Are lake restoration services required? Yes! The watershed system is incomplete without lakes. They absorb large amounts of runoff and control flooding. They are also home to many important species. Lake restoration is a way to ensure a healthy ecosystem. It can also help restore the water supply and generate a sustainable income for recreation and fishing. Here are some reasons to hire lake restoration services.
It is important to first understand what causes degradation. A healthy lake is one that has a clean, balanced water supply and is home to a wide range of plants and animals. A lake in trouble has the wrong bacteria and enzymes to decompose organic material and reduce nutrient levels. The Micro-Lyfe product family can help restore a lake’s biological balance.
One of the most important components of successful lake restoration is the management of nutrients in a waterbody. This involves addressing the nutrient and sediment loading issues associated with the waterbody. Increasing human population and development within the watershed have increased the amount of nutrients and sediment entering lakes, and have complicated lake restoration efforts. The increased volume of water moving through the watershed is also a significant source of nutrient loadings, and erodes and transports the sediments and nutrients from surface soils.
India's waterbodies have been declining in numbers. In 1960, Bangalore had 262 lakes. The city today has only ten lakes. Ahmedabad now has 65 fewer lakes than it did in 2001. Hyderabad has lost three thousand hectares (more than 3,000 hectares) of wetlands over the last 12 year, which has limited the waterbodies' ability to provide various services. Even though there are sufficient laws to protect waterbodies in place, these regulations are often inadequate.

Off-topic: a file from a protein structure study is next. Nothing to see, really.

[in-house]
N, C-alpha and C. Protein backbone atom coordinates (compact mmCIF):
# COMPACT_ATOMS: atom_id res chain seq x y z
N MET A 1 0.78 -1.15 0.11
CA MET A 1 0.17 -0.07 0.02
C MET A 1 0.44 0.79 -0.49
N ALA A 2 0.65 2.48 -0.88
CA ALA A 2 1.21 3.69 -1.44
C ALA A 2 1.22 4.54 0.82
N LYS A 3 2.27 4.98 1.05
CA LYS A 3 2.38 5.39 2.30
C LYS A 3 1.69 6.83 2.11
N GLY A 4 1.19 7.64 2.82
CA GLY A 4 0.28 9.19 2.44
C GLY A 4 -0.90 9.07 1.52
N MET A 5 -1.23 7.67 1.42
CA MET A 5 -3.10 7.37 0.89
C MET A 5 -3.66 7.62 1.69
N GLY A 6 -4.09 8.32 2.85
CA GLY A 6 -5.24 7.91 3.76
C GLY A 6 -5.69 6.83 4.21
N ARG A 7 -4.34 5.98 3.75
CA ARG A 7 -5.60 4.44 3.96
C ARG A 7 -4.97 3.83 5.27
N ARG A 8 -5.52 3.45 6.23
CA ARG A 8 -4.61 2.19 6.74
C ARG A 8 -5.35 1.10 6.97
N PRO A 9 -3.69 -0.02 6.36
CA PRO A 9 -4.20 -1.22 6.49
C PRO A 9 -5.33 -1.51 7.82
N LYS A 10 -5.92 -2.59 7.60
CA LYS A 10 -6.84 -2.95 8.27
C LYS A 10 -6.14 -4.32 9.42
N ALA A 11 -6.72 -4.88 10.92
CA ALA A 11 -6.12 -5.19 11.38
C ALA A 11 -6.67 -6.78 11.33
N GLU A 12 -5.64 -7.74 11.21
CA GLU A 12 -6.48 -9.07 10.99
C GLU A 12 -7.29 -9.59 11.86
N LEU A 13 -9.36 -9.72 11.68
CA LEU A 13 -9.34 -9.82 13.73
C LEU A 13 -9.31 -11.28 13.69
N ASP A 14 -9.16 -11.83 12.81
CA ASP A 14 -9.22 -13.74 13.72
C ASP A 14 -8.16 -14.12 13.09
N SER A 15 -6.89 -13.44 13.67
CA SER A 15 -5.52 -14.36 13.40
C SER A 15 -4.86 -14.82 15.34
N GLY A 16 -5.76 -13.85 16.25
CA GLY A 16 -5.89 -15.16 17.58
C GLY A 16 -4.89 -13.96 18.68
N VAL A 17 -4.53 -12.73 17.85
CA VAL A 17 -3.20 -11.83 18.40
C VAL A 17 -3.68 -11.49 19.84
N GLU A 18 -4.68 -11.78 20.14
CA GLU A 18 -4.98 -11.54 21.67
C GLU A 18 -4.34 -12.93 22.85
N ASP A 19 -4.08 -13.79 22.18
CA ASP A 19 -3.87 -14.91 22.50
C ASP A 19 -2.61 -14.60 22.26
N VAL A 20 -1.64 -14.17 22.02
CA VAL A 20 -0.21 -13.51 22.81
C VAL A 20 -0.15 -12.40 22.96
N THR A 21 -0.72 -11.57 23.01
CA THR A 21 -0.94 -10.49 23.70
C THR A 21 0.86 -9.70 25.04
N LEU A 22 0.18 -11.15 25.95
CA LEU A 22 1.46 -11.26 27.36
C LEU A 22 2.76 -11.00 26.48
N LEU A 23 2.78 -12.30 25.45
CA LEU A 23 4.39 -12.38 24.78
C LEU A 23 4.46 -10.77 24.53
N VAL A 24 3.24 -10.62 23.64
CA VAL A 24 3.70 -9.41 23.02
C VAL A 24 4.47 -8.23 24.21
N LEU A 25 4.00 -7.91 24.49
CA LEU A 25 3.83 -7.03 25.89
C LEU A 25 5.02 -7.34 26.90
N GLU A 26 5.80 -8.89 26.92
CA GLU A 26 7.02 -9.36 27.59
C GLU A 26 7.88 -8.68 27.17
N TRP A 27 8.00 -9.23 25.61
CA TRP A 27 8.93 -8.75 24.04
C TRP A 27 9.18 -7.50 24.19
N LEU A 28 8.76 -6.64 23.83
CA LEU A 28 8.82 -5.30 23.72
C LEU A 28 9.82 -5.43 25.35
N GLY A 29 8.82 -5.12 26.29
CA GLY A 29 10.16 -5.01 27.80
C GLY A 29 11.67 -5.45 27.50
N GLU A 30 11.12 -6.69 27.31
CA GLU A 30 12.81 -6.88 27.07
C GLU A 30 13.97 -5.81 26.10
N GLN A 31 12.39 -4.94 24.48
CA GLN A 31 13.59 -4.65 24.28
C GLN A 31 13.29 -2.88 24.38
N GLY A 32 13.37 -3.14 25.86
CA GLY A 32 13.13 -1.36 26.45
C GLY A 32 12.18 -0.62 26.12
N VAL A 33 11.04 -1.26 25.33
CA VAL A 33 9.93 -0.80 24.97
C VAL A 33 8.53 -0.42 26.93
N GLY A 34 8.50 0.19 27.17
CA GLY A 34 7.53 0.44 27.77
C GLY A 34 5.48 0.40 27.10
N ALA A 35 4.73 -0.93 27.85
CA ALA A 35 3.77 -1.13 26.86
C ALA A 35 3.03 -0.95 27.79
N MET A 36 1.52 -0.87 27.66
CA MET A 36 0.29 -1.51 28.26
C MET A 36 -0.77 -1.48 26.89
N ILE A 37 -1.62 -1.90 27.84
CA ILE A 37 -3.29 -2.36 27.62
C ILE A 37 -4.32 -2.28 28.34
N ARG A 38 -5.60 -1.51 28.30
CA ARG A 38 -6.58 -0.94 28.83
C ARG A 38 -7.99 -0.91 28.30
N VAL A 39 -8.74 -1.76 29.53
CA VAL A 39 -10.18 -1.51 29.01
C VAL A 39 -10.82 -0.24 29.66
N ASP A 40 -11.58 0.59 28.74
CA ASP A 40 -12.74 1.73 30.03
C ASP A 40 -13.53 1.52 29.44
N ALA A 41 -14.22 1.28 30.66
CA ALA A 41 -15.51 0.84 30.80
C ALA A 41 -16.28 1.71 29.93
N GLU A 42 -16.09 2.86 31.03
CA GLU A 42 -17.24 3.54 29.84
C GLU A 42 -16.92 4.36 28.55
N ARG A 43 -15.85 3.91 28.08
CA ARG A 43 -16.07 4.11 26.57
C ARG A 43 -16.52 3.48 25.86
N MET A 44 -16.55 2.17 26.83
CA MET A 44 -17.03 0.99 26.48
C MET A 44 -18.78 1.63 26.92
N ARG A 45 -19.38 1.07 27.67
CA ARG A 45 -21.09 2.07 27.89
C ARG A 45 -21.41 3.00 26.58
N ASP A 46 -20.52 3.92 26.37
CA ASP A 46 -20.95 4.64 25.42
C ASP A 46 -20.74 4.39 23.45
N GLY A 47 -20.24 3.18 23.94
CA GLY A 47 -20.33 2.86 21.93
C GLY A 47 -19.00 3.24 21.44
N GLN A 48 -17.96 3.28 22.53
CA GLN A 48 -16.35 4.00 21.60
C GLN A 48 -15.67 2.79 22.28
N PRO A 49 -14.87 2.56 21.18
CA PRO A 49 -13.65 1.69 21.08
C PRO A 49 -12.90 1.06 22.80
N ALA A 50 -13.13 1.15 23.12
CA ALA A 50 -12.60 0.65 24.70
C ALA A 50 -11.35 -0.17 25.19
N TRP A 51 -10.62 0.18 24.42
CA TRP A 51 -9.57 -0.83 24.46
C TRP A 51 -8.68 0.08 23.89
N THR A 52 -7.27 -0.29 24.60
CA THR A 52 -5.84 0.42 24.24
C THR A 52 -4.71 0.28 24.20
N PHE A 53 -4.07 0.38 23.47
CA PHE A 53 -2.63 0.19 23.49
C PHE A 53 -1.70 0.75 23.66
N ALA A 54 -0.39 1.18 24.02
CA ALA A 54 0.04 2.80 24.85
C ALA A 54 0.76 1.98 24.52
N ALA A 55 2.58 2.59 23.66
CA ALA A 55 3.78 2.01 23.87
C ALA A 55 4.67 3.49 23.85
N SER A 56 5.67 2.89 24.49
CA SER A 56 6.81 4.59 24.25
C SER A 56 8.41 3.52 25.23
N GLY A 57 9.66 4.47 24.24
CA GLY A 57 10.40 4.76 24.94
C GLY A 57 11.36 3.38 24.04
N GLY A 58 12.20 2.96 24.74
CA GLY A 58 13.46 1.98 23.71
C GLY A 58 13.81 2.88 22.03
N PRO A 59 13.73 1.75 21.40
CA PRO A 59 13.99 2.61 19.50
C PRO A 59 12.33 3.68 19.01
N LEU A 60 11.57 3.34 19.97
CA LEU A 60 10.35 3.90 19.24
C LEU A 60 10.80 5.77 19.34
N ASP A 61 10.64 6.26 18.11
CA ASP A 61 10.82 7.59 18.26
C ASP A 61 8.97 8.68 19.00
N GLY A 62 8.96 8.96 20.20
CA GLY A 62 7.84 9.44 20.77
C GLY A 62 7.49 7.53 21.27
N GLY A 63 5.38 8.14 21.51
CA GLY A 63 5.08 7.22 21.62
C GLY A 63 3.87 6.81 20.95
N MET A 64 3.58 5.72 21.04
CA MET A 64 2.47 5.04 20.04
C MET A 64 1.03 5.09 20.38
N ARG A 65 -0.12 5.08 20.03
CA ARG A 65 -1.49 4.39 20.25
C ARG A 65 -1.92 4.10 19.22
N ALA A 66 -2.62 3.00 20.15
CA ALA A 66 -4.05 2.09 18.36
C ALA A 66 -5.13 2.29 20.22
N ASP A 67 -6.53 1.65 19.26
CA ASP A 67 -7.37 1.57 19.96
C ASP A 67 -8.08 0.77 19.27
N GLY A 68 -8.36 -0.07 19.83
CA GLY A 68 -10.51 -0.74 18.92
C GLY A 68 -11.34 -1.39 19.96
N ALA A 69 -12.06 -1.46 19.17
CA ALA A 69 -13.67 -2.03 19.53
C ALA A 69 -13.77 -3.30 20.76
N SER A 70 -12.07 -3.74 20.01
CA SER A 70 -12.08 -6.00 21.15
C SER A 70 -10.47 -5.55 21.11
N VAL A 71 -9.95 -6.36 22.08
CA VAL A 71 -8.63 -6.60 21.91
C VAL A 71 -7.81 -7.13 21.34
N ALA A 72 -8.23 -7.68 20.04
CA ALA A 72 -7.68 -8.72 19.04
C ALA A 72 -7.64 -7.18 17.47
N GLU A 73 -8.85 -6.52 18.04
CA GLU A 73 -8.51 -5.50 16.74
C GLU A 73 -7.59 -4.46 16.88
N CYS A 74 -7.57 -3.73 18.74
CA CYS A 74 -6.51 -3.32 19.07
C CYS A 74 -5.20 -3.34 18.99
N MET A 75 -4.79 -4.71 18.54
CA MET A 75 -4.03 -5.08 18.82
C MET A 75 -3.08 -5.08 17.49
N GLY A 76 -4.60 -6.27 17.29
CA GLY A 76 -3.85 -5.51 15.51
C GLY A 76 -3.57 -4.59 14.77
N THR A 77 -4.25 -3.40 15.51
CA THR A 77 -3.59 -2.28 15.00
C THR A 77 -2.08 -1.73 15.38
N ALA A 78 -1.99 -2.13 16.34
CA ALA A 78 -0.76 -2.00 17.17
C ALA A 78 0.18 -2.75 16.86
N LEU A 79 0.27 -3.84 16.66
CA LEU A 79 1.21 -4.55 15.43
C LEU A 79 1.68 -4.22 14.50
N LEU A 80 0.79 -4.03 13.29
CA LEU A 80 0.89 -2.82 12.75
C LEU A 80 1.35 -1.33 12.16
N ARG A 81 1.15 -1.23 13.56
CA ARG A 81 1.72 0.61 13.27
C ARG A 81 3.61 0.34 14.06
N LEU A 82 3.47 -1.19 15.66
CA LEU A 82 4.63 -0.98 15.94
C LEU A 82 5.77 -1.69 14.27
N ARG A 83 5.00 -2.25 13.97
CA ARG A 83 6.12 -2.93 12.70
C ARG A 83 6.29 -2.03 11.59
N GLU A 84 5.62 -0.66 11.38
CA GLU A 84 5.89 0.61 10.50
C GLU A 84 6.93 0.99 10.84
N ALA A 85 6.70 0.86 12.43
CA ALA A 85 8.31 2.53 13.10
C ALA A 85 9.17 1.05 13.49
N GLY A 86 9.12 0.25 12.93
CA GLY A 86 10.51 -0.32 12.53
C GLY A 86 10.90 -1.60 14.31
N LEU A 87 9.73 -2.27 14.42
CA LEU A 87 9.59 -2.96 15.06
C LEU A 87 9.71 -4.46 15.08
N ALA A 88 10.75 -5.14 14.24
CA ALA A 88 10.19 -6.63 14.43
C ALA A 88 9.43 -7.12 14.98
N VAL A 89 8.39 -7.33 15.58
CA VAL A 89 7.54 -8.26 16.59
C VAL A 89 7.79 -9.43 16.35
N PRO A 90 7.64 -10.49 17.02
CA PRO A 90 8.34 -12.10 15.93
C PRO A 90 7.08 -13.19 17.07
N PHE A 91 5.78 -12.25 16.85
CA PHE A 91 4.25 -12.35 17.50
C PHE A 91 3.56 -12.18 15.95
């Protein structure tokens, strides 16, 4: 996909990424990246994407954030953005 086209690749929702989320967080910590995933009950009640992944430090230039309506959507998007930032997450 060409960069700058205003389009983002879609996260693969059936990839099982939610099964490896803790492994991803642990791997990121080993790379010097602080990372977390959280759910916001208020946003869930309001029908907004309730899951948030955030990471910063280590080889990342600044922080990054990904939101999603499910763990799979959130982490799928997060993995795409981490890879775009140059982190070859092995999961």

The Great Lakes ecosystem is vitally important and must be protected to ensure its health. The Great Lakes Restoration Initiative was created by the United States to provide funding for restoration of habitats, fighting invasive species, and protecting wildlife. The initiative provides funding but also encourages accountability and public outreach. Visit their website to learn more about the GLRI.
India's waterbodies are decreasing in number. In 1960, Bangalore had 262 lakes. The city now has ten lakes. There are 65 fewer lakes in Ahmedabad than there were in 2001. Hyderabad has lost more than three thousand hectares worth of wetlands in the last 12 years. This has impacted the ability of waterbodies to provide different services. While there are laws that protect waterbodies adequately, they are often ineffective.
Urbanization has put a huge strain on waterbodies. They are no longer recognized for their ecosystem services; they are treated more like real estate. As a result, many waterbodies are being overdeveloped and have low-quality water that is unhealthy for humans and fish. A recent study in Mumbai showed that encroachment caused flash floods, with a high proportion of waterbodies being impacted by encroachment.